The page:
Via:: Early Coronavirus Genetic Data May Have Forewarned Outbreak

Early Coronavirus Genetic Data May Have Forewarned Outbreak

(Bloomberg) — China didn’t release key genetic data on the coronavirus until about two weeks after it emerged that a new SARS-like illness may be sickening people, highlighting the need for outbreak detection systems to incorporate modern scientific tools.Insufficient attention was paid to the information doctors had gathered about the genetic sequence of the novel coronavirus, scientists said in a commentary paper in the Lancet medical journal Tuesday. The authors, who include two members of the World Health Organization’s emergency committee, said this wasn’t the result of a cover-up or deliberate delay, but rather the absence of mechanisms to inform outbreak warning systems.The data were generated by a genomic analysis technique known as next-generation sequencing that represents an advance in the detection of new pathogens. Once the sequence of the so-called 2019-nCoV virus was shared publicly via the World Health Organization, scientists around the globe used it to diagnose cases. The pneumonia-causing virus, which emerged in the central Chinese city of Wuhan in late 2019, has infected about 45,000 people, killing over 1,110, mostly in China.“To be fair to the authorities, I think all national responses would do what the Chinese did,” said Lin Fa Wang, one the four authors of the Lancet paper. “This is not a cover up or delay, this is all about policy and ‘rules of engagement’ for reporting. I hope people focus on the lessons learned.”Reporting MechanismIn China and other countries, there are no systems in place to adequately report next-generation sequence data — information that can sometimes be misleading, Wang said in an email Wednesday. Establishing a reporting system that utilizes modern analytical tools could help national and global authorities respond faster to outbreaks.The preliminary sequencing data indicating the presence of a severe acute respiratory syndrome, or SARS-related coronavirus, in specimens collected from patients’ lungs in China were obtained on Dec. 26, according to the Lancet paper.Authorities in China ruled out SARS and a related coronavirus known as MERS, as well as a few other non-coronaviruses, on Jan. 5, and confirmed a new coronavirus was the potential cause of the pneumonia outbreak on Jan. 9, the authors said.“However, the genome sequence — crucial for rapid development of diagnostics needed in an outbreak response — was not released until Jan. 12, 17 days after the preliminary sequence data were obtained,” the authors said.The scientists questioned whether the response to emerging viruses emanating from animals could be accelerated by placing greater value on the information collected by doctors, as well as gene sequence data on new pathogens. Authorities in China waited until the existence of the new coronavirus had been confirmed by traditional methods, which involve isolating the viral culprit. This may have led to a delayed response to the outbreak.Doctor-Detectives“It was the clinicians who led to the early detection of, and warning about, the 2019-nCoV outbreak in China,” the authors said.In investigating the severe pneumonia cases caused by the unknown pathogen, clinicians in two Wuhan hospitals independently sent patient specimens for gene sequencing analysis by commercial companies, according to the paper.“Alarm bells rang, not only through the different levels of the official Chinese Center for Disease Control and Prevention reporting system but also through social media traced back to eight doctors who were wrongly accused of spreading ‘fake news’,” the authors said. “These doctors were later cleared of any wrongdoing and praised by the government authorities for their brave action in early alerting.”Anger in China was directed toward a few leading scientists who were alleged to have held back sharing data about the virus to publish their findings, according to the Lancet paper.“These unsubstantiated allegations consumed media attention and created media panic that was counterproductive to the outbreak response,” the authors said, adding that clear national and international guidelines are needed on how to achieve the right balance in leadership provided by public health and research experts facing an outbreak of an emerging virus.Fast WorkThe speed with which authorities in China announced a mysterious outbreak of pneumonia in Wuhan linked to the city’s major seafood market “was fast by most international standards,” said John S. Mackenzie, a co-author, in an email. “I doubt many other public health authorities would have been any faster.”It’s unlikely any public health authority would announce the cause of a newly described outbreak based on a couple of genetic sequences, Mackenzie said. By early January, several sequences corroborated the 2019-nCoV finding, he said.The six-member Chinese team investigating the outbreak initially included only one person trained in animal health. More veterinary specialists might have improved the team’s ability to identify an intermediate animal source of the 2019-nCoV virus, the authors said.They proposed that the novel coronavirus be named “Han acute respiratory syndrome coronavirus,” or HARS-CoV — noting that “Han” is the abbreviation of Wuhan in Chinese, and encouraged health authorities to “reflect on the lessons” from the outbreak and other zoonoses, or diseases transmissible from animals to humans.“There are lessons the global health community can and should learn andact on so that we can better respond to the next emerging zoonotic virus event, which is almost certain to happen again,” the authors said. “These lessons are definitely not unique to China.”(Adds detail about investigation team and suggest name in final three paragraphs.)To contact the reporter on this story: Jason Gale in Melbourne at [email protected] contact the editors responsible for this story: Michael Patterson at [email protected], Emma O’BrienFor more articles like this, please visit us at bloomberg.comSubscribe now to stay ahead with the most trusted business news source.©2020 Bloomberg L.P.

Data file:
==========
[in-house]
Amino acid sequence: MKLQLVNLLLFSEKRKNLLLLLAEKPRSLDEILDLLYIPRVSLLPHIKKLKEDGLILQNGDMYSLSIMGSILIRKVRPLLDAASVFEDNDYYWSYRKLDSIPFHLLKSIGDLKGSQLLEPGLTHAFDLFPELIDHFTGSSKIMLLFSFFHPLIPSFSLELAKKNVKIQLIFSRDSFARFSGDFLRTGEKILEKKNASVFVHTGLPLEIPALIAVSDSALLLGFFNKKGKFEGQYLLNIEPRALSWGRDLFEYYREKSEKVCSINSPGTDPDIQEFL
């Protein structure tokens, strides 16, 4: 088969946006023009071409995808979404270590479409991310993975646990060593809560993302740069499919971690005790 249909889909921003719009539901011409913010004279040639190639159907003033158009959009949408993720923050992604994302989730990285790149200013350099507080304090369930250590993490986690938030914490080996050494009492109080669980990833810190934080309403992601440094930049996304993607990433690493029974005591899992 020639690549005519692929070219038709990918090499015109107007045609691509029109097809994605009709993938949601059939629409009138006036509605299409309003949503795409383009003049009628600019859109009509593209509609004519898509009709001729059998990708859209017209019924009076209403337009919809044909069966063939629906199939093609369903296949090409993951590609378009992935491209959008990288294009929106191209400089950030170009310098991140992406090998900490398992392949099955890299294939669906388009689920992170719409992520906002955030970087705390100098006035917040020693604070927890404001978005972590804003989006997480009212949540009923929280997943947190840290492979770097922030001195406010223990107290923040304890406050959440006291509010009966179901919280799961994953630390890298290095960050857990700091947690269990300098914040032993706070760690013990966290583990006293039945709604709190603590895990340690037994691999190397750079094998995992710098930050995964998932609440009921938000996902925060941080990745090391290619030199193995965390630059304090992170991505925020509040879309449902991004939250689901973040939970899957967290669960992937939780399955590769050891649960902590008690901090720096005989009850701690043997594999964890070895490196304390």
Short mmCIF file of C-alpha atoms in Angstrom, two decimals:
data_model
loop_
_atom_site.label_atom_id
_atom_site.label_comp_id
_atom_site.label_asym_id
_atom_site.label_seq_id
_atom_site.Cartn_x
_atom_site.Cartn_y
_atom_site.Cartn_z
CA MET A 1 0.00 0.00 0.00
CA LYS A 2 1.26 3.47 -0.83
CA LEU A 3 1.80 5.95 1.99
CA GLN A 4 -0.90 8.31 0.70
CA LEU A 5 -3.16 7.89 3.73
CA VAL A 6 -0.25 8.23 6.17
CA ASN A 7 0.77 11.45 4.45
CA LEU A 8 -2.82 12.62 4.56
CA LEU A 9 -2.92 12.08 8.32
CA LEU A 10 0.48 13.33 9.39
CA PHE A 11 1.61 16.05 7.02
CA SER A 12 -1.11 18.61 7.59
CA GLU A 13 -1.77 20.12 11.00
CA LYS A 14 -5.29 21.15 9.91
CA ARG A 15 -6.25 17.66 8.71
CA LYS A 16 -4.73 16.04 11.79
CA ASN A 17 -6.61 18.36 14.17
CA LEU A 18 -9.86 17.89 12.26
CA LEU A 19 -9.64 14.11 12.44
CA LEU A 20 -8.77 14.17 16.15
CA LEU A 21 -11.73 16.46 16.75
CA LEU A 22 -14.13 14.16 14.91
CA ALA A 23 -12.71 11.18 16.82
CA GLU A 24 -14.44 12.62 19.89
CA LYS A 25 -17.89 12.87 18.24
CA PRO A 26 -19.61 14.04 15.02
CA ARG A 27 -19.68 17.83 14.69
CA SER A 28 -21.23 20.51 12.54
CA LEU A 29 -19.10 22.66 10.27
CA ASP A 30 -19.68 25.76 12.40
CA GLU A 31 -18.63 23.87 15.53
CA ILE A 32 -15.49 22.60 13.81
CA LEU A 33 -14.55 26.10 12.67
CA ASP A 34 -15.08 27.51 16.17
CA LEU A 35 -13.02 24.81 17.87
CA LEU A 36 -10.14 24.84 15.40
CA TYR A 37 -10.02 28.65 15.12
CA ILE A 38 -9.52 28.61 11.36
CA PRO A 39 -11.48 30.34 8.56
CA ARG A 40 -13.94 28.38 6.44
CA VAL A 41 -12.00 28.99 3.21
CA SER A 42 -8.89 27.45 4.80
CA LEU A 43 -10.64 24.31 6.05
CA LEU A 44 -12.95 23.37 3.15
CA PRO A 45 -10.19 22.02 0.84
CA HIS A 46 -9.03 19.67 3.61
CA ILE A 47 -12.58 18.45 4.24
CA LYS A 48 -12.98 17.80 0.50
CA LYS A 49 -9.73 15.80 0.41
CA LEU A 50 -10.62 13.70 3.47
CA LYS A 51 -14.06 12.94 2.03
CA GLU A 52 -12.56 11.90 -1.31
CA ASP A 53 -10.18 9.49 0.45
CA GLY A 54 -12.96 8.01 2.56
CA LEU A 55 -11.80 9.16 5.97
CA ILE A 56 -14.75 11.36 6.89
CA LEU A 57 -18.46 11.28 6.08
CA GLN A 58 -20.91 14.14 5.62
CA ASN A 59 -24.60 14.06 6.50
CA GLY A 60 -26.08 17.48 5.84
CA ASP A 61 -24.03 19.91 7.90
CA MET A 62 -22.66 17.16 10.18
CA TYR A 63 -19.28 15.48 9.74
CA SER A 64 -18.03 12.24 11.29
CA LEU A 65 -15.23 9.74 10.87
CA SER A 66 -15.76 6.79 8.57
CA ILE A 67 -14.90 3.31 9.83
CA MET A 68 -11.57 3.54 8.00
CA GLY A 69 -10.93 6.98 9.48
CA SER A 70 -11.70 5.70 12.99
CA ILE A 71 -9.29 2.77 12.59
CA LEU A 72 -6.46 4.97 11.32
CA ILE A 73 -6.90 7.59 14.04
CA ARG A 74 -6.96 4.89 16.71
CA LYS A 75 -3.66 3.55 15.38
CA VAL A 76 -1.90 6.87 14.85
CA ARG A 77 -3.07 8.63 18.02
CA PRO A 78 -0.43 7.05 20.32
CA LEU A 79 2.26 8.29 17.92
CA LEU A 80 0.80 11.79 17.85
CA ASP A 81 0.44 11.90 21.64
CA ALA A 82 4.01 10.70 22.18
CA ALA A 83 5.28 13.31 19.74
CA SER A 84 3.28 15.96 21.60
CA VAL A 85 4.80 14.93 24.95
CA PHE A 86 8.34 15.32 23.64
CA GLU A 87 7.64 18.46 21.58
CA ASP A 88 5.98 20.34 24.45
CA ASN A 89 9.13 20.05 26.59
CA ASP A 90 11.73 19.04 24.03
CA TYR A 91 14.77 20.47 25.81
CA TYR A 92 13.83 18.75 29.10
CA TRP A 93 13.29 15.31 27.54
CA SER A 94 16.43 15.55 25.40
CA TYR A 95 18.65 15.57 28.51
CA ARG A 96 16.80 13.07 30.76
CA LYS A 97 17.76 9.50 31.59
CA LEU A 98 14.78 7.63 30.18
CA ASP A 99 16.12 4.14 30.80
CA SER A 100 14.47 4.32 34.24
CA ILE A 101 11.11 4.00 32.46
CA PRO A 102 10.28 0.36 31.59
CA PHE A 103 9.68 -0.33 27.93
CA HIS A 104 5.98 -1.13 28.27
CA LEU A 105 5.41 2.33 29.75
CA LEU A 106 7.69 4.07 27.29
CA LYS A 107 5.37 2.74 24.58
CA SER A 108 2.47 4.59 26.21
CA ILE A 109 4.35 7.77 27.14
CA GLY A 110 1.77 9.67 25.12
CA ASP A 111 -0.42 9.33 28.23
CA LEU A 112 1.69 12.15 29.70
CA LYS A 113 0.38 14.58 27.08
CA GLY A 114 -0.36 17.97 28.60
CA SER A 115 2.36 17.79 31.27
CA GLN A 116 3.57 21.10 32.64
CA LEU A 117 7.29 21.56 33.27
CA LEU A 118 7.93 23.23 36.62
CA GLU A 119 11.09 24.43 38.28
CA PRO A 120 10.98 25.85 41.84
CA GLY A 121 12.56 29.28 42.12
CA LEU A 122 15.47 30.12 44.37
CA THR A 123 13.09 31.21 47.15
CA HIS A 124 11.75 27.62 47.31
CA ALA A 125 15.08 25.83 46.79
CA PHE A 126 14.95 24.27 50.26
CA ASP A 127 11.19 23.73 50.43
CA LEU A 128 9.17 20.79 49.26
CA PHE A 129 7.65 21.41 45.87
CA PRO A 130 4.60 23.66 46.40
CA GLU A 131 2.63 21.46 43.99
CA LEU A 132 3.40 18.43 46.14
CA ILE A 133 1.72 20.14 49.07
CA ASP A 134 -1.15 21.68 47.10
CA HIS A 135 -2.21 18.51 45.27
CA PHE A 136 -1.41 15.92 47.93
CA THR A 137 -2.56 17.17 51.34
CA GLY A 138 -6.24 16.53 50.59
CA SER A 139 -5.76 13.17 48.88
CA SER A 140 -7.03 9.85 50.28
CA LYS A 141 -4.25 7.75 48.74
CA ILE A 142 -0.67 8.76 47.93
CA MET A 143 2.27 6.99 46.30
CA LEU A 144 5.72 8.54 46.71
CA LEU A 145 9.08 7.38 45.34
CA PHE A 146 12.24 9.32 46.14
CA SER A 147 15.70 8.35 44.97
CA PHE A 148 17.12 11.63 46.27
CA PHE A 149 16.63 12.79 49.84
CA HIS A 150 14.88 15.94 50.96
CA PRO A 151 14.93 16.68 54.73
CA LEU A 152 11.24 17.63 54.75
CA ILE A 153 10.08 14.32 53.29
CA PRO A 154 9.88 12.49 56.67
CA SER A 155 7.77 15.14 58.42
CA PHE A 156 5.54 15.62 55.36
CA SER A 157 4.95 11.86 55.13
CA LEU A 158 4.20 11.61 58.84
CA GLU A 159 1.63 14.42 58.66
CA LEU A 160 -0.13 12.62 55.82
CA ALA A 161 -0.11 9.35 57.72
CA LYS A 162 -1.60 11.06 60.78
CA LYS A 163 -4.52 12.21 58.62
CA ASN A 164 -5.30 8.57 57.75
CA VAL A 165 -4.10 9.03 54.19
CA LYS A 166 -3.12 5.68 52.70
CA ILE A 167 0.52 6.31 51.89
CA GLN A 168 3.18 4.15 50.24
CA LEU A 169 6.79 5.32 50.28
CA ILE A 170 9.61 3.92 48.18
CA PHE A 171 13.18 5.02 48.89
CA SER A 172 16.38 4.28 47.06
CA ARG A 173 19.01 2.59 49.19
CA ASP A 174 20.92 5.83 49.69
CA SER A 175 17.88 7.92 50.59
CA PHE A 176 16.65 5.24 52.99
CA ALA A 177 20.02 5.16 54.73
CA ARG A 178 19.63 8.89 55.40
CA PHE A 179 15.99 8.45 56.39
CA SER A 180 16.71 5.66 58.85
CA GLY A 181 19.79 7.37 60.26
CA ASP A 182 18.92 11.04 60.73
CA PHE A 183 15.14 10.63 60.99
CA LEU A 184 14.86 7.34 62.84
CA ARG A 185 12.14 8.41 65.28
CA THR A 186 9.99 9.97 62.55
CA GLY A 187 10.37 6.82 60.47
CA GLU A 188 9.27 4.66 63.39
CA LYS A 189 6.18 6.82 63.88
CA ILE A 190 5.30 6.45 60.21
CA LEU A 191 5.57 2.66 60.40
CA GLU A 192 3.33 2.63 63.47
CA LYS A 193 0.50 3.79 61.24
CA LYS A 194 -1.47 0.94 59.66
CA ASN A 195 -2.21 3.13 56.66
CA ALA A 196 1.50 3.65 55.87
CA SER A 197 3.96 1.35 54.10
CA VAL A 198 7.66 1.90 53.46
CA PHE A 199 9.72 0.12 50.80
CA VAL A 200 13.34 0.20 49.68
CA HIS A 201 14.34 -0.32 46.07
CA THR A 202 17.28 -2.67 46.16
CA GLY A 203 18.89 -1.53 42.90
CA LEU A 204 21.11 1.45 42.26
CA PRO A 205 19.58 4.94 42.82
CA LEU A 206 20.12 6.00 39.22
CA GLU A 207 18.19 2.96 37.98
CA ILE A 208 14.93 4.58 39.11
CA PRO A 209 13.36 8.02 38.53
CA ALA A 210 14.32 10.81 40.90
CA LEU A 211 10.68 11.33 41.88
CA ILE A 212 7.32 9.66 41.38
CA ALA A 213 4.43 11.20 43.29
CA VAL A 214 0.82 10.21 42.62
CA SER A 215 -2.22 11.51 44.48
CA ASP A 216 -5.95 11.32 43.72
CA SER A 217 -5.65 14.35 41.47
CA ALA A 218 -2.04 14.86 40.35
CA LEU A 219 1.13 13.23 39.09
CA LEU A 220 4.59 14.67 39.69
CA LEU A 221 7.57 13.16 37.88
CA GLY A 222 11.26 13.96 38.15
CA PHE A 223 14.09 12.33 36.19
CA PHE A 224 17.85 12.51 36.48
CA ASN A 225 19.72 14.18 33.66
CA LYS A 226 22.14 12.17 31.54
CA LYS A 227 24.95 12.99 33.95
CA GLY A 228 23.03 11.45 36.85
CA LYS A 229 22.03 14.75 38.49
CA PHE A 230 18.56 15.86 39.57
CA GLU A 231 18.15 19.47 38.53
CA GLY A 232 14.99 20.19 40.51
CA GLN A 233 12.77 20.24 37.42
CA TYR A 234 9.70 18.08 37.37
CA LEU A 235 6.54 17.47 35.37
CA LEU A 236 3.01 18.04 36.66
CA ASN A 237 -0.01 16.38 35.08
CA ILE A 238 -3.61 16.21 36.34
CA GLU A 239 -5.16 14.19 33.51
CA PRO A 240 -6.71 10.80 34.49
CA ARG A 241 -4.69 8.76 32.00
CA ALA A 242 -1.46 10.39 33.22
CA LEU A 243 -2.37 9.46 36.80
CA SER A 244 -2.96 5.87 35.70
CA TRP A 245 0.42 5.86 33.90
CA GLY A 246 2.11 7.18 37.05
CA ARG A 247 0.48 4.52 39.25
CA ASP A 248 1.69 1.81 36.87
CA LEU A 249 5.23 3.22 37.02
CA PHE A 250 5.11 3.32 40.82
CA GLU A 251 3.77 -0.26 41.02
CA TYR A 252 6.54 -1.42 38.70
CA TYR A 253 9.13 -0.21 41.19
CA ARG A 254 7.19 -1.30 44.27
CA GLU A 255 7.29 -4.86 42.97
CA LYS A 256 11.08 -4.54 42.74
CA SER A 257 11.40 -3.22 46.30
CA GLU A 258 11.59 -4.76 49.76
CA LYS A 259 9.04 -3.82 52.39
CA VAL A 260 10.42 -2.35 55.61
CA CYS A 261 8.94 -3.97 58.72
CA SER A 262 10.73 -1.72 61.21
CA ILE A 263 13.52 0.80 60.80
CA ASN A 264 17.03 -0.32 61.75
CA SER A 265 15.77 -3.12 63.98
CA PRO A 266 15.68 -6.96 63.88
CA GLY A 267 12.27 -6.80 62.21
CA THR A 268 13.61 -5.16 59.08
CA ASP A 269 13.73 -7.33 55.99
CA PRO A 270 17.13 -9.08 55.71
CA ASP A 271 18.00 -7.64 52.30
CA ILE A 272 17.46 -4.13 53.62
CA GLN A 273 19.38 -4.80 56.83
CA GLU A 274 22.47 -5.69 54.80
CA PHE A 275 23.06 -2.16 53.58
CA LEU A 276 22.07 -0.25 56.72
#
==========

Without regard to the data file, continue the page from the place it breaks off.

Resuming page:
Via:: Early Coronavirus Genetic Data May Have Forewarned Outbreak